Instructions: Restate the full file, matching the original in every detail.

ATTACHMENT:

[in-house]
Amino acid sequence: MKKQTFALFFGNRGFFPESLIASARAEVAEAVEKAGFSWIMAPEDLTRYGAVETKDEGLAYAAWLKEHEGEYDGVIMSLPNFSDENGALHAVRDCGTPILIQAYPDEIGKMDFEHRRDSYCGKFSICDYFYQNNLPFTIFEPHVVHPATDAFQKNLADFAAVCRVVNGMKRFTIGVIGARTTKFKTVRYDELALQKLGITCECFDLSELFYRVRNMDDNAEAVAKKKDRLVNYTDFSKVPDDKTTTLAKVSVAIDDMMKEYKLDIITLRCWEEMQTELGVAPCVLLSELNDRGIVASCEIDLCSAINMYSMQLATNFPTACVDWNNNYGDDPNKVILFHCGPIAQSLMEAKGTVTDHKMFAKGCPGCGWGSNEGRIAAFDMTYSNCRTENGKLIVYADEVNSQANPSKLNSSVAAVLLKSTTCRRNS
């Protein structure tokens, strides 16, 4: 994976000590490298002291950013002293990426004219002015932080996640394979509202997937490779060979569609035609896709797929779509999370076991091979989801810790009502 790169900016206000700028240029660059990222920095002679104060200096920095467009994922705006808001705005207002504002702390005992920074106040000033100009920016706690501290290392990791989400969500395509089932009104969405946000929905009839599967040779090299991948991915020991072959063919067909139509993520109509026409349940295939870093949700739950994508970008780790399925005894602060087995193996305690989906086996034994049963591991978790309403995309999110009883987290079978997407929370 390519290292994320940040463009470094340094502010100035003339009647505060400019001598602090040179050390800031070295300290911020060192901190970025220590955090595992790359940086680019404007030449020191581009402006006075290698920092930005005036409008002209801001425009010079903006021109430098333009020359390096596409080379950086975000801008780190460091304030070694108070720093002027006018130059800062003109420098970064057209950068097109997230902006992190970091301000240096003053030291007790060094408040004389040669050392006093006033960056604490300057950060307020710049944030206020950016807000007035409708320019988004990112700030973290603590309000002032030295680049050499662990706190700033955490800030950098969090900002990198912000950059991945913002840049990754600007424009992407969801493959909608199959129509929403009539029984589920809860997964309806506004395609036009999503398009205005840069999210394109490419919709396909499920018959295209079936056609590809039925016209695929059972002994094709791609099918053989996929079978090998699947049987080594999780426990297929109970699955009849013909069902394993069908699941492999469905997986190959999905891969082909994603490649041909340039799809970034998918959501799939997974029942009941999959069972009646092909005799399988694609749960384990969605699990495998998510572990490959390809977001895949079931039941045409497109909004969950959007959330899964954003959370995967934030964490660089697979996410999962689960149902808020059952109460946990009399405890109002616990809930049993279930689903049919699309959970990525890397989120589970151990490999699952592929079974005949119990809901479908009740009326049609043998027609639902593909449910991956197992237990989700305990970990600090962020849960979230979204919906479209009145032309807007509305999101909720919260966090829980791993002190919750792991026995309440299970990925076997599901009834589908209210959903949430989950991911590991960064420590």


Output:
[in-house]
Amino acid sequence: MKKQTFALFFGNRGFFPESLIASARAEVAEAVEKAGFSWIMAPEDLTRYGAVETKDEGLAYAAWLKEHEGEYDGVIMSLPNFSDENGALHAVRDCGTPILIQAYPDEIGKMDFEHRRDSYCGKFSICDYFYQNNLPFTIFEPHVVHPATDAFQKNLADFAAVCRVVNGMKRFTIGVIGARTTKFKTVRYDELALQKLGITCECFDLSELFYRVRNMDDNAEAVAKKKDRLVNYTDFSKVPDDKTTTLAKVSVAIDDMMKEYKLDIITLRCWEEMQTELGVAPCVLLSELNDRGIVASCEIDLCSAINMYSMQLATNFPTACVDWNNNYGDDPNKVILFHCGPIAQSLMEAKGTVTDHKMFAKGCPGCGWGSNEGRIAAFDMTYSNCRTENGKLIVYADEVNSQANPSKLNSSVAAVLLKSTTCRRNS
């Protein structure tokens, strides 16, 4: 994976000590490298002291950013002293990426004219002015932080996640394979509202997937490779060979569609035609896709797929779509999370076991091979989801810790009502 790169900016206000700028240029660059990222920095002679104060200096920095467009994922705006808001705005207002504002702390005992920074106040000033100009920016706690501290290392990791989400969500395509089932009104969405946000929905009839599967040779090299991948991915020991072959063919067909139509993520109509026409349940295939870093949700739950994508970008780790399925005894602060087995193996305690989906086996034994049963591991978790309403995309999110009883987290079978997407929370 390519290292994320940040463009470094340094502010100035003339009647505060400019001598602090040179050390800031070295300290911020060192901190970025220590955090595992790359940086680019404007030449020191581009402006006075290698920092930005005036409008002209801001425009010079903006021109430098333009020359390096596409080379950086975000801008780190460091304030070694108070720093002027006018130059800062003109420098970064057209950068097109997230902006992190970091301000240096003053030291007790060094408040004389040669050392006093006033960056604490300057950060307020710049944030206020950016807000007035409708320019988004990112700030973290603590309000002032030295680049050499662990706190700033955490800030950098969090900002990198912000950059991945913002840049990754600007424009992407969801493959909608199959129509929403009539029984589920809860997964309806506004395609036009999503398009205005840069999210394109490419919709396909499920018959295209079936056609590809039925016209695929059972002994094709791609099918053989996929079978090998699947049987080594999780426990297929109970699955009849013909069902394993069908699941492999469905997986190959999905891969082909994603490649041909340039799809970034998918959501799939997974029942009941999959069972009646092909005799399988694609749960384990969605699990495998998510572990490959390809977001895949079931039941045409497109909004969950959007959330899964954003959370995967934030964490660089697979996410999962689960149902808020059952109460946990009399405890109002616990809930049993279930689903049919699309959970990525890397989120589970151990490999699952592929079974005949119990809901479908009740009326049609043998027609639902593909449910991956197992237990989700305990970990600090962020849960979230979204919906479209009145032309807007509305999101909720919260966090829980791993002190919750792991026995309440299970990925076997599901009834589908209210959903949430989950991911590991960064420590």